Fine details on Junior Secondary School curriculum
The much-anticipated transition of the first Competency Based Curriculum (CBC) group, now in Grade Six, is just three months away.
The Ministry of Education has been working to ensure that at least 10,000 classrooms are constructed, in a bid to accommodate the Junior Secondary School (JSS) intake expected in January.
Parents with Grade Six learners, who will sit the first ever Kenya Primary School Education Assessment (KPSEA) are not only anxious over placement of their children to JSS, but also what awaits in the all new environment.
According to the CBC taskforce report, JSS, also referred to as lower secondary, is the phase of learning between primary and Senior Secondary School (SSS), targeting learners in the age bracket of 12 to 14 years old.
“Learners in JSS will be exposed to a broad-based curriculum to enable them explore their abilities, personalities, interests and potentials,” states the report.
This is thus intended to form the basis for effective identification of career paths, talents and interests in preparation for transition to SSS.
At JSS, 12 core learning areas will be taught, including Mathematics, Kiswahili, English, Life Skills, Health Education, Social Studies, Integrated Science, Business Studies, Religious Education, Agriculture, as well as Sports and Physical Education.
According to the Basic Education Curriculum Framework, ICT is a delivery tool for all subjects.
The framework indicates that optional subjects are also provided for and learners will be expected to choose atleast one and utmost two subjects from the following; Visual Arts, Performing Arts, Home Science, Computer Science, Foreign Languages-German, French, Mandarin, Arabic, Kenya Sign Language and Indigenous Languages.
CBC is learner-centred. Teachers facilitate learners to think, solve problems and evaluate evidence and arguments and generate a hypothesis.
However, the taskforce report says the primary school level lacks capacity, both in human resource and infrastructure, especially for teaching sciences, to facilitate the expected depth of engagement with the JSS CBC content.
“Further, domiciling JSS at secondary school level will optimise teacher utilisation as they will teach at both junior and senior secondary school levels,” the report states.
Approximately, 1.2 million learners who enrolled in Grade Four in 2020 will transit to JSS as the first group of the 2-6-6-3 education system, while 1.3 million under the 8-4-4 system are expected to transit to Form One next year. This means the number of Grade Six and Standard Eight learners expected to join secondary education next year will be about 2.5 million.
The taskforce team, led by Implementation of Curriculum Reforms Principal Secretary, Prof Fatuma Chege explained that relevant theoretical and conceptual approaches related to learning experiences and environments were undertaken to domicile JSS.
The theories included child growth and development, which also reinforced that learners would operate optimally in environments that take cognizance of their psycho-emotional development.
Already, at least 60,000 secondary school teachers drawn from public and private secondary schools, including special needs institutions have been trained to implement Grade Seven syllabus next year.
Teachers Service Commission (TSC) Secretary, Nancy Macharia launched the training programme in April and urged teachers to pay special attention and offer psychosocial support to JSS learners next year since they are younger than the previous cohort that joined secondary school under the 8-4-4 system.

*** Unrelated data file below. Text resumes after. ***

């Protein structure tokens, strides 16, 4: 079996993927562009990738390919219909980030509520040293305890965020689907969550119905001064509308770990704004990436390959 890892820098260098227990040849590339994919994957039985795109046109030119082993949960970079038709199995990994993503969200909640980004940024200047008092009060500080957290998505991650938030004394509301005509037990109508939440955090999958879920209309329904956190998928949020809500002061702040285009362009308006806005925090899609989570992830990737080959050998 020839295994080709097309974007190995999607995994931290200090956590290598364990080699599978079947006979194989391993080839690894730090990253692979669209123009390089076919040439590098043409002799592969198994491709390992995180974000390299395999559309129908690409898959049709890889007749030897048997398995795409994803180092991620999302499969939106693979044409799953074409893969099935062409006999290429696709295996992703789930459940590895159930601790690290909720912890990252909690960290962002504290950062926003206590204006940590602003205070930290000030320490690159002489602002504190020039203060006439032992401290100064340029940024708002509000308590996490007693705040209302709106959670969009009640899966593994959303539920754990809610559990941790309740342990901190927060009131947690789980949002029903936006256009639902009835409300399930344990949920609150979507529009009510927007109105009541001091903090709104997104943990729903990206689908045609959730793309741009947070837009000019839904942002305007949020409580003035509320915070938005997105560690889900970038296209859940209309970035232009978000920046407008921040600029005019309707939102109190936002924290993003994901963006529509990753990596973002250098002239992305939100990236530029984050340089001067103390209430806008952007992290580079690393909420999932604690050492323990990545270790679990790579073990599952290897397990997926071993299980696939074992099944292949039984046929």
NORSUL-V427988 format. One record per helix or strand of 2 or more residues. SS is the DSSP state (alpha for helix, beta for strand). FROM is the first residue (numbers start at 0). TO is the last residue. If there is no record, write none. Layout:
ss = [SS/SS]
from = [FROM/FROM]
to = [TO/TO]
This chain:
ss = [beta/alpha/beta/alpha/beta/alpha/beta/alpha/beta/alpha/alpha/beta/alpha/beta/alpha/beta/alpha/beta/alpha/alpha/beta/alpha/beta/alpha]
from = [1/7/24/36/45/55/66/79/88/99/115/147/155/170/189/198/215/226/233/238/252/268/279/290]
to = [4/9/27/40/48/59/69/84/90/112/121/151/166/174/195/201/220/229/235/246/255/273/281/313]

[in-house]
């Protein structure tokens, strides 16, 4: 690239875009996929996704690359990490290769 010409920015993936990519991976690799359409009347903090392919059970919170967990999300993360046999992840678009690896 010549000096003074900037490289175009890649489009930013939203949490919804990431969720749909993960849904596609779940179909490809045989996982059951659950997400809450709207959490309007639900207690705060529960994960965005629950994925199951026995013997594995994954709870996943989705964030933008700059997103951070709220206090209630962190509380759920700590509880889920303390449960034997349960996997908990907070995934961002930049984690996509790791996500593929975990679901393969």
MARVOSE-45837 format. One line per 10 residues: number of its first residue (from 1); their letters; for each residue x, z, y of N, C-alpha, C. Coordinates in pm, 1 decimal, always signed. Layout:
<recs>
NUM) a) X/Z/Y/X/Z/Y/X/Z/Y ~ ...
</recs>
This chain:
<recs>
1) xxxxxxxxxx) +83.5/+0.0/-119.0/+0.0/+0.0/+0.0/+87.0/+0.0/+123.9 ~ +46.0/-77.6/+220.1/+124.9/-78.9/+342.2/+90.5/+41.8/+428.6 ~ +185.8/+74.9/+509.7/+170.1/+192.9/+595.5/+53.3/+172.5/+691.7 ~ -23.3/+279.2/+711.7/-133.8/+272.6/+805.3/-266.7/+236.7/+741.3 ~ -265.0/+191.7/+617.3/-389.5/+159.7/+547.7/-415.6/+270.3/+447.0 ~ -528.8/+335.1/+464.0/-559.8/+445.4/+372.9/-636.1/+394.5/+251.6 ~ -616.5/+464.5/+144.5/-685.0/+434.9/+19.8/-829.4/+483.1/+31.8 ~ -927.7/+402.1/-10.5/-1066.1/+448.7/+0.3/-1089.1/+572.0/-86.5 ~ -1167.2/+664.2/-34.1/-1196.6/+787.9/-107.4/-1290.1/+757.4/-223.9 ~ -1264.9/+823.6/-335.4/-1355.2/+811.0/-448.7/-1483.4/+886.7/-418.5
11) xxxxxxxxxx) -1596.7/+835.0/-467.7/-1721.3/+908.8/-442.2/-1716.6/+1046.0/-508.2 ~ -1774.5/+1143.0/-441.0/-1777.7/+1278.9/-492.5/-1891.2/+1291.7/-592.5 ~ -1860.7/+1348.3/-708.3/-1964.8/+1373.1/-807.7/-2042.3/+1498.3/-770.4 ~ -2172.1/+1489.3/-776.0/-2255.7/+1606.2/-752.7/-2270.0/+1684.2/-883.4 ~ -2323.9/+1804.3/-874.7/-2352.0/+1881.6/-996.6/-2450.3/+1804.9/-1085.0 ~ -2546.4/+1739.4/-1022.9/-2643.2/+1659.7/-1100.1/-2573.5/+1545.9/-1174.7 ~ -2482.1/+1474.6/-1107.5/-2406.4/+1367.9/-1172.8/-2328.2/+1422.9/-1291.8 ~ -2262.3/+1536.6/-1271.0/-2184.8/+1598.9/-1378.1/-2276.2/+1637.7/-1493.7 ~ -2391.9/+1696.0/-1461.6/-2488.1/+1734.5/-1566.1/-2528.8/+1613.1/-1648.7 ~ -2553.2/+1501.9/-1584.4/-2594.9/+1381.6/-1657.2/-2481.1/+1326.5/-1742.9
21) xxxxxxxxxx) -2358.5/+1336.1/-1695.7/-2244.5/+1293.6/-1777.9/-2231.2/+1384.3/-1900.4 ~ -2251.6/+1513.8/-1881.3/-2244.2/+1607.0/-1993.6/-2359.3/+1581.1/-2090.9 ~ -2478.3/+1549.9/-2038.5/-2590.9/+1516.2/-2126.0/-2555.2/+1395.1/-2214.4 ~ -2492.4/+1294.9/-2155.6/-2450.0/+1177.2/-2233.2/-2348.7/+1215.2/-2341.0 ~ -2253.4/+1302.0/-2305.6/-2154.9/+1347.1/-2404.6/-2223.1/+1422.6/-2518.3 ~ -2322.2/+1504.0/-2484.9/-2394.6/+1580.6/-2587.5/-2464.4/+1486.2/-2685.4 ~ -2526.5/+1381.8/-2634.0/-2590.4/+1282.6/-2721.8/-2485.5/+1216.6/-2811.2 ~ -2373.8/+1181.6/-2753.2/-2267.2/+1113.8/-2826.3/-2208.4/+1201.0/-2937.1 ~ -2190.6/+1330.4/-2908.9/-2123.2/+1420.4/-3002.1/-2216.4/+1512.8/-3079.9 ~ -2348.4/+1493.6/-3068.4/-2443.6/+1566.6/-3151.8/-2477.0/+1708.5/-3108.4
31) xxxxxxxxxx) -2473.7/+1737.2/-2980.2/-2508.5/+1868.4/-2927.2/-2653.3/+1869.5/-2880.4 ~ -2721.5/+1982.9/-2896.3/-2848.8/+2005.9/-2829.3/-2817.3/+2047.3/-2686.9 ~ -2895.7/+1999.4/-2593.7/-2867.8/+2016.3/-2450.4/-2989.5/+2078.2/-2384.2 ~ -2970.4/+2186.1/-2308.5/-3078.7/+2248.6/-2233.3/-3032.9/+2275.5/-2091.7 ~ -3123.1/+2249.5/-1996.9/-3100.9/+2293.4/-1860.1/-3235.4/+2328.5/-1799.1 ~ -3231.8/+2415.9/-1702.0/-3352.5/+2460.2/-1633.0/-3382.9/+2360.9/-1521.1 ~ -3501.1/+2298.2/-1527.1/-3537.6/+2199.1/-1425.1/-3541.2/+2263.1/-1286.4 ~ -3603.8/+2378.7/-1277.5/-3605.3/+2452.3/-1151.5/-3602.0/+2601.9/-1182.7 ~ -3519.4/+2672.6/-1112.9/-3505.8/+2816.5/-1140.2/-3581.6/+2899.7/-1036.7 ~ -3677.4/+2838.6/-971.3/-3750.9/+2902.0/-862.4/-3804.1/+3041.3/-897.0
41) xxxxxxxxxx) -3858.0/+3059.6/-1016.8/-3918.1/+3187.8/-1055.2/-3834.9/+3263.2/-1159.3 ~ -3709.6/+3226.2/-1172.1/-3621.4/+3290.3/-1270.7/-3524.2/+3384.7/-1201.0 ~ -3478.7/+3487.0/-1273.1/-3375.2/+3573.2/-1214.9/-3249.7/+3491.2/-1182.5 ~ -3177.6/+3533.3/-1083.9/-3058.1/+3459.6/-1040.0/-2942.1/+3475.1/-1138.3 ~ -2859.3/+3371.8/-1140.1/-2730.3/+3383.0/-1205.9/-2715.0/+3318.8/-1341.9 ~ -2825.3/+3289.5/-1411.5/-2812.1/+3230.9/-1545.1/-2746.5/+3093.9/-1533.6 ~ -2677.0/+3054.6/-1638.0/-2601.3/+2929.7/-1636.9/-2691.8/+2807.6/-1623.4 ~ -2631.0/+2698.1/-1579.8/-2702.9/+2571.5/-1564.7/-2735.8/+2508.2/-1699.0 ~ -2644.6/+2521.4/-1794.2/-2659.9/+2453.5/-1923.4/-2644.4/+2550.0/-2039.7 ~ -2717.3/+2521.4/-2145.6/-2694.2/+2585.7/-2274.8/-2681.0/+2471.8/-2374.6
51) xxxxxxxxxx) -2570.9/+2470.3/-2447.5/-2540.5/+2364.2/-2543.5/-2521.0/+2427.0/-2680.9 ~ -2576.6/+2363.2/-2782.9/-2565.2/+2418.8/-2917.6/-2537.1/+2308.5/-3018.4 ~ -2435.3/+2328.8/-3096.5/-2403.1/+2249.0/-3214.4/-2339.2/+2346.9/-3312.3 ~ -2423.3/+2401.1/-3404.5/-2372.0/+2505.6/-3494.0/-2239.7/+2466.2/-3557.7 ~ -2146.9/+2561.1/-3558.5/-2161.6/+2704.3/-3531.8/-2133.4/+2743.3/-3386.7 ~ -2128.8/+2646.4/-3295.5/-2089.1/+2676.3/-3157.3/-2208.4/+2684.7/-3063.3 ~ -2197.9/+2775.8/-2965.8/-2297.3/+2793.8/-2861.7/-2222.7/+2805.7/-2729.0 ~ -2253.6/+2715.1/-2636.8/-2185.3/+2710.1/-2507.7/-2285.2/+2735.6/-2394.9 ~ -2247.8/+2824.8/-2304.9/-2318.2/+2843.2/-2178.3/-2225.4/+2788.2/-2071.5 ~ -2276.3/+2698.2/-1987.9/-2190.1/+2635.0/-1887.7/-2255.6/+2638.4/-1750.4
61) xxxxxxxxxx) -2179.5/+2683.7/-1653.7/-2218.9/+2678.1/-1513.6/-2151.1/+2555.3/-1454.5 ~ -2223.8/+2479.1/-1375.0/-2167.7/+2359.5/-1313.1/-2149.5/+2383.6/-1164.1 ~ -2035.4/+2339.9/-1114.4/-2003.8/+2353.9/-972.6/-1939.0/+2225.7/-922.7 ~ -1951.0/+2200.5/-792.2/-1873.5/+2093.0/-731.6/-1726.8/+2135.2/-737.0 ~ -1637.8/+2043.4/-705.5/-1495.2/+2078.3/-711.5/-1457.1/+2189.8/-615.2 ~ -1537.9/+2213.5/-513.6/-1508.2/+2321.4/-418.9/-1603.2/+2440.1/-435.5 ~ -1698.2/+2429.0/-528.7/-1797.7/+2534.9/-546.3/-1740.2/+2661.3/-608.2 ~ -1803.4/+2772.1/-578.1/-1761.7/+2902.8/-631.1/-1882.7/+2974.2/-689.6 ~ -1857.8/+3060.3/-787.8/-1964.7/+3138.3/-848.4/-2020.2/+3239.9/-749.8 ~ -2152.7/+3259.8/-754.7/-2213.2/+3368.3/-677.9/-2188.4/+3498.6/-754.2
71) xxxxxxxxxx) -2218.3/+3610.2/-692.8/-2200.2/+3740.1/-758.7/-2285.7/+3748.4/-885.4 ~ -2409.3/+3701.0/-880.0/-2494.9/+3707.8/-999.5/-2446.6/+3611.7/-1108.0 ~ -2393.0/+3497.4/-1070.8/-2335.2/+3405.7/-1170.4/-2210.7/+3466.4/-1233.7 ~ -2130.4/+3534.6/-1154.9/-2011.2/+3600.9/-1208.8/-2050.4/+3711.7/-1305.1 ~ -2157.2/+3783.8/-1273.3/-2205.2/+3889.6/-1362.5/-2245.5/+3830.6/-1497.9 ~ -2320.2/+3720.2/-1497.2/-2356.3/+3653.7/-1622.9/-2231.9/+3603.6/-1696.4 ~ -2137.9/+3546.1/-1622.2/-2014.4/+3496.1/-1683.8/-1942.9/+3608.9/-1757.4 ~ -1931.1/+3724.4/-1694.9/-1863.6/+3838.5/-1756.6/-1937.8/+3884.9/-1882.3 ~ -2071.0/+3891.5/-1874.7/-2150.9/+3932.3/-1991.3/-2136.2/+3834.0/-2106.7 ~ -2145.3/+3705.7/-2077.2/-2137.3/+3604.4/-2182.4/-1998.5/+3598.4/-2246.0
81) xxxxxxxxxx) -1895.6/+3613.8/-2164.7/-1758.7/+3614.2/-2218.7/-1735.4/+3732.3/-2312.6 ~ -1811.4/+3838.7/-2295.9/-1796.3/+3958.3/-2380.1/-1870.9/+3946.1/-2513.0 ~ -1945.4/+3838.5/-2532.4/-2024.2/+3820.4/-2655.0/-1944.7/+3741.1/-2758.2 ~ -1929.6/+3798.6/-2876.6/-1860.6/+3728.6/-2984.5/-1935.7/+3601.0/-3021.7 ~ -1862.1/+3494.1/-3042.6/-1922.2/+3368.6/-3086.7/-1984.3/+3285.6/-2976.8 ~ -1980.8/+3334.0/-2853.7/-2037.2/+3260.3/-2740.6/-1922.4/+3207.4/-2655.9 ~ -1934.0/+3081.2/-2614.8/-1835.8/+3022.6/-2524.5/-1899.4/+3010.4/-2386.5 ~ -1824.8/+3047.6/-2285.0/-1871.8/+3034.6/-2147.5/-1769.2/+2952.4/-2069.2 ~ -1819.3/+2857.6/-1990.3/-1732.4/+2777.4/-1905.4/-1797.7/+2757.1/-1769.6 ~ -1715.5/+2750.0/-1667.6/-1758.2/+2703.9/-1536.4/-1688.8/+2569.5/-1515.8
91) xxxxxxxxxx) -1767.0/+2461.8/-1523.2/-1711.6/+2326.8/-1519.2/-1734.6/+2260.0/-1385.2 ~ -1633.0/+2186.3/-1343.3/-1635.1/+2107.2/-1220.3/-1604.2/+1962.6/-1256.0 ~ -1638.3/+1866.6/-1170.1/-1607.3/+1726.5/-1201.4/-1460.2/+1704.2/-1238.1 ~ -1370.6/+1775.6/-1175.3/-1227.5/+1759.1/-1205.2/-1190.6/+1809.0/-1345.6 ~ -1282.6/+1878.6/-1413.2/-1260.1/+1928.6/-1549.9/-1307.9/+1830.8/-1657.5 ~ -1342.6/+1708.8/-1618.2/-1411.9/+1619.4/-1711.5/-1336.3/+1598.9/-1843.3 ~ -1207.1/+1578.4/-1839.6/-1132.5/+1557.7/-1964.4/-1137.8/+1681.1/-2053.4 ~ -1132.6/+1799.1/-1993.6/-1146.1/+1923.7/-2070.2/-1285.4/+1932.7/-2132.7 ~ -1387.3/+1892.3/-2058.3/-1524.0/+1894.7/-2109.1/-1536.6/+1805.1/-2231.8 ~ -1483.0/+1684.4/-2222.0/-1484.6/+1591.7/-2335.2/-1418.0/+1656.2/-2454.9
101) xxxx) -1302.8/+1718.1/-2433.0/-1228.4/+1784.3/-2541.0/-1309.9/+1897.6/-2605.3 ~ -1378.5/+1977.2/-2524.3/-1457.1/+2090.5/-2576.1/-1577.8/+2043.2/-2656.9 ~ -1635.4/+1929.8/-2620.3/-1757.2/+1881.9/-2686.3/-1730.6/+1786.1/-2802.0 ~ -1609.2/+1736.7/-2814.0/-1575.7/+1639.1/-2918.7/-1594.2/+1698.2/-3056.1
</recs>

“We are transiting to lower secondary where we are dealing with a broad-based curriculum, which requires that our teachers are retooled in the way they handle content. Therefore, this training is critical in the junior secondary teacher training,” said Macharia.
Each secondary school nominated six teachers drawn from the subject areas clustered according to departments, with TSC targeting to train all 116,024 secondary school teachers by the end of the year.
The training targeted teachers of languages, pure sciences, applied sciences, mathematics, humanities and technical subjects.
“This is just one of the many trainings that we will mount for teachers to ensure all our staff are provided with needed skills to handle the CBC. The training provides a shift from the traditional mode where the teacher stands in front of the class to the teacher being in groups discussing with the learners,” she explained.
She said the pedagogical approaches used in the curriculum delivery are inquiry-based, demonstration, discussions, experimentation and other methods that will assist the learner to develop their talents, potential and skills.
The teachers will be expected to improvise or create teaching and learning resources available in the environment.
The Government allocated TSC at least Sh1 billion for capacity building drive, which seeks to retool the over 116,000 secondary school teachers.
Inform learner attendance
At the same time, the Ministry of Education launched the re-engineered National Education Management Information System (NEMIS), which introduced new process.
Education Cabinet Secretary Prof George Magoha said the parental role introduced is critical, because it will inform learner attendance, a significant feature under CBC.
“Parents will be able to have a view of this process and monitor their child’s attendance,” Magoha explained when he launched the re-engineered NEMIS recently.
“ It will now also be possible for parents to view their children’s performance on the system and possible for schools to capture and view learner performance on the system,” he added.
With integration with the Kenya National Examinations Council (KNEC) system, management of learner performance will be a real-time process, giving parents a correct reflection of their children’s results at any one time.